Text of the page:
She went back to the women’s side of the ger, and Jun came up at once. “Let me see.”
Dinah showed her the coin. “Why is this?”
“The Khan took this all in a raid, and he shares it with us all, least to greatest, because that is our way.” Jun held up a little brass bell, which tinkled. “All I got was this. Maybe Kitboqa has his eyes on you.”
Dinah held the coin out. “Do you want it?”
Jun burst into a smile, took the coin, and gave Dinah the bell. Dinah rang it softly; she thought the baby would like it: better than the coin.
Hulegu, who missed nothing, said, “Who is this popeyed girl with the odd hair?”
Dokaz was helping him get out of his deel, which he had worn for days, riding, and which stank. She said, “My Jew. Nikola found her among the people brought out of Baghdad. She is a clever bit, I think she will be very useful. Where did you go?” She took the filthy stinking coat out to the opening by the screen, where someone could take it away to clean, or maybe just burn, and bring another one.
He sat down on the low bed, yawning. “I went south, to the salt, to see what was there.”
“And what was there?” She came back, and he pulled her onto his lap and they wrapped their arms around each other.
“Cities, ready to surrender.” He stroked her hair. “They have much, so much. In the harbor at Basra there were ships from beyond the salt, and goods piled on the shore. Mongke will be pleased.”
She leaned against him. They had loved each other since they were children, long before they married, when he had come to her clan to court her older sister. Her older sister now lived somewhere else. He had other women sometimes but between them there was perfect trust. She had never needed another man. “Then we’ll go down there next?”
“No. those places are already yielding, and there are bigger prizes to the west. Damascus. Cairo.” He was sliding her clothes away, his hands searching, but he yawned again; tired, he would want only to sleep in her arms. He said, drowsy, “Whatever lies to the west.” They lay down together.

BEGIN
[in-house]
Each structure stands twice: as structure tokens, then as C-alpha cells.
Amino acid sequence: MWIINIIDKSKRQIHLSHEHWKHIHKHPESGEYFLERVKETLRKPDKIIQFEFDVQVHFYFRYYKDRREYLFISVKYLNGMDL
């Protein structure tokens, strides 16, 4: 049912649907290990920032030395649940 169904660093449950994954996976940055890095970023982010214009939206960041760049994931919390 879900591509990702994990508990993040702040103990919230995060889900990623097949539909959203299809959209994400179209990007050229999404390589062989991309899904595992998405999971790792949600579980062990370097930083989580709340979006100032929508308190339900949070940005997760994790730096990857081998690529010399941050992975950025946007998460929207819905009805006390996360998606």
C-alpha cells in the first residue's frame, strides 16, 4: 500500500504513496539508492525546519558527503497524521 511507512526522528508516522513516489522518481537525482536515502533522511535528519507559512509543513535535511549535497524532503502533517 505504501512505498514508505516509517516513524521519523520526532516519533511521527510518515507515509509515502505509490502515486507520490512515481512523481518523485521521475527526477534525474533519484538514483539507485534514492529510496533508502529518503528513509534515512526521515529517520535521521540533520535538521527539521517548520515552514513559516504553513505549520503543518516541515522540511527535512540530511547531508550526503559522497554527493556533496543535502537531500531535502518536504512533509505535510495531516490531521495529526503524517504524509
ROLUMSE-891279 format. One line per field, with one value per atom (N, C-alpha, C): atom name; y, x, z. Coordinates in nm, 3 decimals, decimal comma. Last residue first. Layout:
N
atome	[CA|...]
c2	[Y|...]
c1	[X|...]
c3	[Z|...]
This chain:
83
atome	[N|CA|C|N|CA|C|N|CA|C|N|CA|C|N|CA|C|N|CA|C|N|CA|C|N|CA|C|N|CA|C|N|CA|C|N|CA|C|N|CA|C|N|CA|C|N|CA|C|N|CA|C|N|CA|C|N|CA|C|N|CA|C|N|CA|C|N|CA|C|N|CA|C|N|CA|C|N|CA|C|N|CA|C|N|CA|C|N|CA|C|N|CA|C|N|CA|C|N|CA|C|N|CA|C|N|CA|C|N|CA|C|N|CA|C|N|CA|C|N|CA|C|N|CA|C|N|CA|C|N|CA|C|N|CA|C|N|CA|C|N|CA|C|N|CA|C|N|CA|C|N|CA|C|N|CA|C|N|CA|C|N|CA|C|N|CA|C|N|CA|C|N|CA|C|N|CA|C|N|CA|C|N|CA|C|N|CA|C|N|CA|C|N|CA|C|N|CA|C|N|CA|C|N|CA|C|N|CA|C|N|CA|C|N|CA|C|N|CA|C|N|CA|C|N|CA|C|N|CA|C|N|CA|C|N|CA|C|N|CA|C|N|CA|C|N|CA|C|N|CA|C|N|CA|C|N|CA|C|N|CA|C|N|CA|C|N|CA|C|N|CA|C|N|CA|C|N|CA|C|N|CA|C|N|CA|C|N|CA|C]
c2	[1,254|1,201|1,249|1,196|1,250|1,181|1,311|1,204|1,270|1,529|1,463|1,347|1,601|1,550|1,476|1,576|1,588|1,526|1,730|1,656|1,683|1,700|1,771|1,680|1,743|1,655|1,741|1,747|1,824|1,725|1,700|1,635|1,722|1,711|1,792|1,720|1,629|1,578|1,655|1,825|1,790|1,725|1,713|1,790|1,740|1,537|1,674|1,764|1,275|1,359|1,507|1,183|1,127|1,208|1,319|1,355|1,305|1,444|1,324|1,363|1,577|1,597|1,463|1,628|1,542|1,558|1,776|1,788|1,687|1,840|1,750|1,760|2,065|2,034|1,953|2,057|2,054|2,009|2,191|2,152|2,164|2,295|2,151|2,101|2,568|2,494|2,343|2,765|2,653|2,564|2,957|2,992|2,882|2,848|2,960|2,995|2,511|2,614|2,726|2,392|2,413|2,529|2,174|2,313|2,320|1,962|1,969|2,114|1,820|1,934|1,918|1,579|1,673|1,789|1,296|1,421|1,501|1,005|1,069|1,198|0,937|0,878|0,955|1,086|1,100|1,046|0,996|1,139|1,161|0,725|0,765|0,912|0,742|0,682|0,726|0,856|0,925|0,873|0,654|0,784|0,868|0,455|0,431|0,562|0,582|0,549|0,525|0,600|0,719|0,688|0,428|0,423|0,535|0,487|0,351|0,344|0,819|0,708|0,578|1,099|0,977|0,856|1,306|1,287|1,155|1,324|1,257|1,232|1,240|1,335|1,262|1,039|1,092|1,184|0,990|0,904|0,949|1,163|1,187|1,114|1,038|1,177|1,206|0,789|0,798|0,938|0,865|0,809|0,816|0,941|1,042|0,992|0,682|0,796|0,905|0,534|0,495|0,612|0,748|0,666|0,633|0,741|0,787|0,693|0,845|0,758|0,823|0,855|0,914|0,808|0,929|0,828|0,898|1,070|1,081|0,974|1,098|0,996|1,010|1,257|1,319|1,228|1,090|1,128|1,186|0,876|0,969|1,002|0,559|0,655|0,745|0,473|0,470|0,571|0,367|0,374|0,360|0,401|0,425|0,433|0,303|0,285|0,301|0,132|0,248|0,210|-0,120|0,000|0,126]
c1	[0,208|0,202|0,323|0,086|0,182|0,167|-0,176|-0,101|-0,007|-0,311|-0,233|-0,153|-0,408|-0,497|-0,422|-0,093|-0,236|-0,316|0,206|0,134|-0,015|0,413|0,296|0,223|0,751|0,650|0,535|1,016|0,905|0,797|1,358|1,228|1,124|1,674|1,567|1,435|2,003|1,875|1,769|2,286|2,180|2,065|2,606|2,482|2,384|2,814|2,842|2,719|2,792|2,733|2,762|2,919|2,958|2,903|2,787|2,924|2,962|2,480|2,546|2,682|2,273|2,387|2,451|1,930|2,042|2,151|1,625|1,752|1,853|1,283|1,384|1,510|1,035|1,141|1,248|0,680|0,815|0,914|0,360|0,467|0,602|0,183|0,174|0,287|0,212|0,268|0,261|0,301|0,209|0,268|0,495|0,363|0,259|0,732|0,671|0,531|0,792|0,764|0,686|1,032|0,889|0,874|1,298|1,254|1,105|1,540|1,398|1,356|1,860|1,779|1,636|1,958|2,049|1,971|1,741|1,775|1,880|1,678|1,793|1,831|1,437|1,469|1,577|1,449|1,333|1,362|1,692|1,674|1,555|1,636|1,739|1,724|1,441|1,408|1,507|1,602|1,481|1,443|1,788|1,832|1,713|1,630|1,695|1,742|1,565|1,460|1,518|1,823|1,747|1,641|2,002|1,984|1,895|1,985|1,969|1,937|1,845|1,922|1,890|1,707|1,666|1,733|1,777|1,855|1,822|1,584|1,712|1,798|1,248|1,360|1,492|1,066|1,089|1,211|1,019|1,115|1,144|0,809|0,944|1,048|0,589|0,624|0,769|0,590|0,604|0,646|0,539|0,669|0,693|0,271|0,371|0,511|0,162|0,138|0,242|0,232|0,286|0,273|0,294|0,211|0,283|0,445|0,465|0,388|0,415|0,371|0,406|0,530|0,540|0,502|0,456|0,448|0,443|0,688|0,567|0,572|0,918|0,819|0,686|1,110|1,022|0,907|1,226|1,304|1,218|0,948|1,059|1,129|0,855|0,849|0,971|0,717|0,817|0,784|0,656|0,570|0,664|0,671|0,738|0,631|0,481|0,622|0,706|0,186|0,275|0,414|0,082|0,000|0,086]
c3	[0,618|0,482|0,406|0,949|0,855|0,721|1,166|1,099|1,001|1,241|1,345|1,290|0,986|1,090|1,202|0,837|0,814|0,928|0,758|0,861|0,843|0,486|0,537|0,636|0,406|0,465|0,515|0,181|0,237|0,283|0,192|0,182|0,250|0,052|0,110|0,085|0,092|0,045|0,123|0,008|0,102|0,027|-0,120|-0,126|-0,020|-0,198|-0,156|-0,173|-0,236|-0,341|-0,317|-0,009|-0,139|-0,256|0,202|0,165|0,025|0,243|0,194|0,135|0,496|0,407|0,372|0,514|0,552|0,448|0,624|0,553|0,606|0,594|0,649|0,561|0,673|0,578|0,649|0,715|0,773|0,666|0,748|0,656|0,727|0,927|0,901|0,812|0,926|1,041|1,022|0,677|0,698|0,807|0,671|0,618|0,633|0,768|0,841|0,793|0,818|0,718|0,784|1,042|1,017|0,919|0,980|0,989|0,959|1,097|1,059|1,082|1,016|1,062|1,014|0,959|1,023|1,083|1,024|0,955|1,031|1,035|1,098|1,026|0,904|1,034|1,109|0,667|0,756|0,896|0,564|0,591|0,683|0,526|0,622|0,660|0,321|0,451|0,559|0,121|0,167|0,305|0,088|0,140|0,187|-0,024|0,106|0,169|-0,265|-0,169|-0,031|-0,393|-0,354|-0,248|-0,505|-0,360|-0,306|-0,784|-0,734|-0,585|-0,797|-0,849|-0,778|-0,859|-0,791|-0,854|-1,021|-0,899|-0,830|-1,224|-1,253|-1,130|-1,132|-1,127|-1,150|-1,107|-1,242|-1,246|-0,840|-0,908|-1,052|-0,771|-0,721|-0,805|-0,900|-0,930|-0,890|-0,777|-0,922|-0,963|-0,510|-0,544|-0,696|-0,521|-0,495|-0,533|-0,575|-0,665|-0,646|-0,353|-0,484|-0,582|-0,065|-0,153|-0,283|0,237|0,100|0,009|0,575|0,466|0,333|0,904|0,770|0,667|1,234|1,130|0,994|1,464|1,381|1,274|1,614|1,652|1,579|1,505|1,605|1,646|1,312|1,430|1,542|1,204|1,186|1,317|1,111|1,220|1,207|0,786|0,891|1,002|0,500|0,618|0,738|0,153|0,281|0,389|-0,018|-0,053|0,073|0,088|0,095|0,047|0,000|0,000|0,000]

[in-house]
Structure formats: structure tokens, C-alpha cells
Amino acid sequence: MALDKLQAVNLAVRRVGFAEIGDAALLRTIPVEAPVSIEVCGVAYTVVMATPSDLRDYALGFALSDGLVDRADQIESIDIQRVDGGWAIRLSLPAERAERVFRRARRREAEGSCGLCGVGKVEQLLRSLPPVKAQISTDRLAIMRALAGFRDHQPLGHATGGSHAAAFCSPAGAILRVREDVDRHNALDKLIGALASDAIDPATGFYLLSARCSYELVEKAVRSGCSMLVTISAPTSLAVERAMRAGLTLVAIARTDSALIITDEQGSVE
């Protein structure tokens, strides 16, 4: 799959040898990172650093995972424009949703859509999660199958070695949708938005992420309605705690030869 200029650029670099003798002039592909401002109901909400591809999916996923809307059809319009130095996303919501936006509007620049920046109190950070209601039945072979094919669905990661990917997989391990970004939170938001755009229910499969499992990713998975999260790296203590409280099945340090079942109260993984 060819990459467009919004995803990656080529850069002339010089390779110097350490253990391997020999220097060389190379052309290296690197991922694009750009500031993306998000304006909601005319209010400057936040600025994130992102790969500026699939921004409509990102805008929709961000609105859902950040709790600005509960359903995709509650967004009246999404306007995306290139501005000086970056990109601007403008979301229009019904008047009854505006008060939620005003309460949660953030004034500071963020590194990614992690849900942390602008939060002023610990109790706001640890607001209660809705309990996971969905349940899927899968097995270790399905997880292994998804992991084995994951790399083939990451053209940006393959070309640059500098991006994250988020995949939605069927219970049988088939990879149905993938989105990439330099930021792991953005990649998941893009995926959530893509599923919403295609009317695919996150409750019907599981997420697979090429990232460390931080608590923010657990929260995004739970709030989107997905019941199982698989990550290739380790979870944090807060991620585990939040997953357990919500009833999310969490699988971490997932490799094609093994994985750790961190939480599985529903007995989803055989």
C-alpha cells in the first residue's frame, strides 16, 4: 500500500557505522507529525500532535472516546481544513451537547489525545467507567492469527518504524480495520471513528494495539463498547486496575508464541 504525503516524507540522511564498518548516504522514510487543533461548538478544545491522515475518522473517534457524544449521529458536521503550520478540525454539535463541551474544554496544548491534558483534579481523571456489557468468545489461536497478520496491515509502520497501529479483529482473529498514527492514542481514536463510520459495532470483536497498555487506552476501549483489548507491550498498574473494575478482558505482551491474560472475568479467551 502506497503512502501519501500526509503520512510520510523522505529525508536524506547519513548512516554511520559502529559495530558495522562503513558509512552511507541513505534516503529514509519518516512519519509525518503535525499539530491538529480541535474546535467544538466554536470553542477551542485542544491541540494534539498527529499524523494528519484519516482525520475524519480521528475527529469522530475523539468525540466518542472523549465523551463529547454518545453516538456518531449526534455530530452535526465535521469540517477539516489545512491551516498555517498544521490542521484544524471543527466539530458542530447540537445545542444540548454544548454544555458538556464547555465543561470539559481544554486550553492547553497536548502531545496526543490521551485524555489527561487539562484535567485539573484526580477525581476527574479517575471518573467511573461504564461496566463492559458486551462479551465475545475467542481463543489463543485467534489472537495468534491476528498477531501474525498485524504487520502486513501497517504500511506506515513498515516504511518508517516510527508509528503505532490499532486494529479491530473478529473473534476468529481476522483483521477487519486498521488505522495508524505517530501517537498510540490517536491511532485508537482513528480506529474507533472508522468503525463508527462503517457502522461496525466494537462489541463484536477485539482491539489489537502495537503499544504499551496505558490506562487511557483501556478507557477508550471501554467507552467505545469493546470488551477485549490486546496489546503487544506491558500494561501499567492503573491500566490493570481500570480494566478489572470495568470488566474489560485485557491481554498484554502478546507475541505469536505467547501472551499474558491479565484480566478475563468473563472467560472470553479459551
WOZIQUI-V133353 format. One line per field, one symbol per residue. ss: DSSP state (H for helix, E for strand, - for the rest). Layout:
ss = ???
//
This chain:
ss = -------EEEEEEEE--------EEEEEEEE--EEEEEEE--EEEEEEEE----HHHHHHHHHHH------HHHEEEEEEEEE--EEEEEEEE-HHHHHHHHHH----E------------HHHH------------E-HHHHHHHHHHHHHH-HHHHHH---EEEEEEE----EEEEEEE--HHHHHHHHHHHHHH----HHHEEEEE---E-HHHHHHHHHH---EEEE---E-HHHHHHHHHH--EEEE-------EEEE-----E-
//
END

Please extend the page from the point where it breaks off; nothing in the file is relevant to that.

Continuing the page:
The baby Moseh fattened, and sat up. She taught him to clap hands, and they sang together, sitting in the sun. Then Jun too would sometimes sing, and Tulla, the four of them sitting out before the ger spilling out music. Jun sang in an eerie voice, high and low at once.
They were working harder. With Hulegu there the place was much busier. His officers came in and out, in and out, tracking the place full of dust. One day they all were suddenly put to packing up. Everything in the ger had to go into boxes, and the boxes outside to an unending row of carts. The men lashed rows of carts together, side by side, front to back, into a great square on wheels, and all the ger’s people, and many others besides, gathered around the tent and lifted it up into the air and set it down on top of the square. Then rows of horses drew it slowly away over the treeless plain, rocking and swaying above the trampled ground like a cloud fallen to earth.
The people went along after it. Jun offered Dinah a horse but she wanted to walk; the ger was going so slowly she could easily keep up. She walked up to one side, out of the dust, Moseh on her hip.
She heard a horse coming up behind her, and turned her head. Startled, she saw one of Hulegu’s chief men. He dismounted and walked along beside her, leading his horse.
He was tall, and not Mongol: a broad, high-cheekboned face, light skinned. He stared at the baby Moseh a moment.
“Who is this one’s father?”
She hugged the baby closer, like armor. “I don’t know. His mother died. He is an orphan.”
His face slackened; he looked away a moment. She picked up her step, looking around for Jun and the others.